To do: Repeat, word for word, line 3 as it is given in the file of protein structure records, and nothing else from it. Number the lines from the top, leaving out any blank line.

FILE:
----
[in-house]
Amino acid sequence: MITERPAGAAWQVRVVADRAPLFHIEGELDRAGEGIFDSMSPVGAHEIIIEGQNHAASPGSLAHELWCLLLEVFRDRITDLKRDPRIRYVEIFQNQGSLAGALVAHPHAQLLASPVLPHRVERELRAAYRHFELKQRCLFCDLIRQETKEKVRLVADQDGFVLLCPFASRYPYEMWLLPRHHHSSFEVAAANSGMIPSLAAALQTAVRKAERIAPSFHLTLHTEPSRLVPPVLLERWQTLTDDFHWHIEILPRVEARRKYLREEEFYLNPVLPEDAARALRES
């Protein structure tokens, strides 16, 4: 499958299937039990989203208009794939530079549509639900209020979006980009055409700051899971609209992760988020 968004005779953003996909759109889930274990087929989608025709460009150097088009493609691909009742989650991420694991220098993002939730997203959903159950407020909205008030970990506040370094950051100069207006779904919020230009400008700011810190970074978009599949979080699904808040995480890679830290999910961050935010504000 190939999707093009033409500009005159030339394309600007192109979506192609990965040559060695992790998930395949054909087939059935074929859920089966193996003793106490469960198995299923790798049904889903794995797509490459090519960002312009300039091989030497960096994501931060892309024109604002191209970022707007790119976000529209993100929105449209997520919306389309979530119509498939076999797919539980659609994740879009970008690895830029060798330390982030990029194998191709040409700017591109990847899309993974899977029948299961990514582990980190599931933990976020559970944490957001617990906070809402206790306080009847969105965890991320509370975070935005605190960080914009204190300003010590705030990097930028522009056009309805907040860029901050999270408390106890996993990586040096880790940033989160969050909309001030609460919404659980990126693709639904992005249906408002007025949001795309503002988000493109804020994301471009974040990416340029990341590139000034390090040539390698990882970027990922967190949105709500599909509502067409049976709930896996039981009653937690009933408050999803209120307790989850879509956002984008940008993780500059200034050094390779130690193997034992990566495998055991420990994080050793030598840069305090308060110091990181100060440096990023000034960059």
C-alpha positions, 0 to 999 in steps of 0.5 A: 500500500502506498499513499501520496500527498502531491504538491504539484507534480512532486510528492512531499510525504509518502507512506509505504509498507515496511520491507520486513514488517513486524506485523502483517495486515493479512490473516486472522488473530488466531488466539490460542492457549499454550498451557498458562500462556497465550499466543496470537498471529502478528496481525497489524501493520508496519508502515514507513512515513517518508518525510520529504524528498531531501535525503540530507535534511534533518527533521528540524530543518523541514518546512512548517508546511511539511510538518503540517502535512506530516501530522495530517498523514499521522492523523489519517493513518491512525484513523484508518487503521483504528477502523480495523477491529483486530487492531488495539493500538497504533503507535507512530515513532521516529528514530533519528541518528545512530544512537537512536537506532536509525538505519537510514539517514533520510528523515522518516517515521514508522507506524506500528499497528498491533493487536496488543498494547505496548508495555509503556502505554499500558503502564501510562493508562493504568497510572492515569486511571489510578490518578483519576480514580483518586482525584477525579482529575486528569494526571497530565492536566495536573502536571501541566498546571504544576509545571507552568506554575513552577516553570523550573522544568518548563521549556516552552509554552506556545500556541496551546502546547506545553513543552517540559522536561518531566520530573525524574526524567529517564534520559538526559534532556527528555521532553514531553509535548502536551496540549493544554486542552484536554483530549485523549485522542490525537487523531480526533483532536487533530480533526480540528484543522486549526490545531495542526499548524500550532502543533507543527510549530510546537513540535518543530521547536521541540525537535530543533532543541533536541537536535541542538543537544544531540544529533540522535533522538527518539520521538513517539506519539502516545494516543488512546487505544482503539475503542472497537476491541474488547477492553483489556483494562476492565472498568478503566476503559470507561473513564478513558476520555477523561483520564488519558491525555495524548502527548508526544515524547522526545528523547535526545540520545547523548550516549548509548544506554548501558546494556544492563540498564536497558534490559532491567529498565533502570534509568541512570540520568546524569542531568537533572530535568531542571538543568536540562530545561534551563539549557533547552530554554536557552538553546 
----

């Protein structure tokens, strides 16, 4: 499958299937039990989203208009794939530079549509639900209020979006980009055409700051899971609209992760988020 968004005779953003996909759109889930274990087929989608025709460009150097088009493609691909009742989650991420694991220098993002939730997203959903159950407020909205008030970990506040370094950051100069207006779904919020230009400008700011810190970074978009599949979080699904808040995480890679830290999910961050935010504000 190939999707093009033409500009005159030339394309600007192109979506192609990965040559060695992790998930395949054909087939059935074929859920089966193996003793106490469960198995299923790798049904889903794995797509490459090519960002312009300039091989030497960096994501931060892309024109604002191209970022707007790119976000529209993100929105449209997520919306389309979530119509498939076999797919539980659609994740879009970008690895830029060798330390982030990029194998191709040409700017591109990847899309993974899977029948299961990514582990980190599931933990976020559970944490957001617990906070809402206790306080009847969105965890991320509370975070935005605190960080914009204190300003010590705030990097930028522009056009309805907040860029901050999270408390106890996993990586040096880790940033989160969050909309001030609460919404659980990126693709639904992005249906408002007025949001795309503002988000493109804020994301471009974040990416340029990341590139000034390090040539390698990882970027990922967190949105709500599909509502067409049976709930896996039981009653937690009933408050999803209120307790989850879509956002984008940008993780500059200034050094390779130690193997034992990566495998055991420990994080050793030598840069305090308060110091990181100060440096990023000034960059």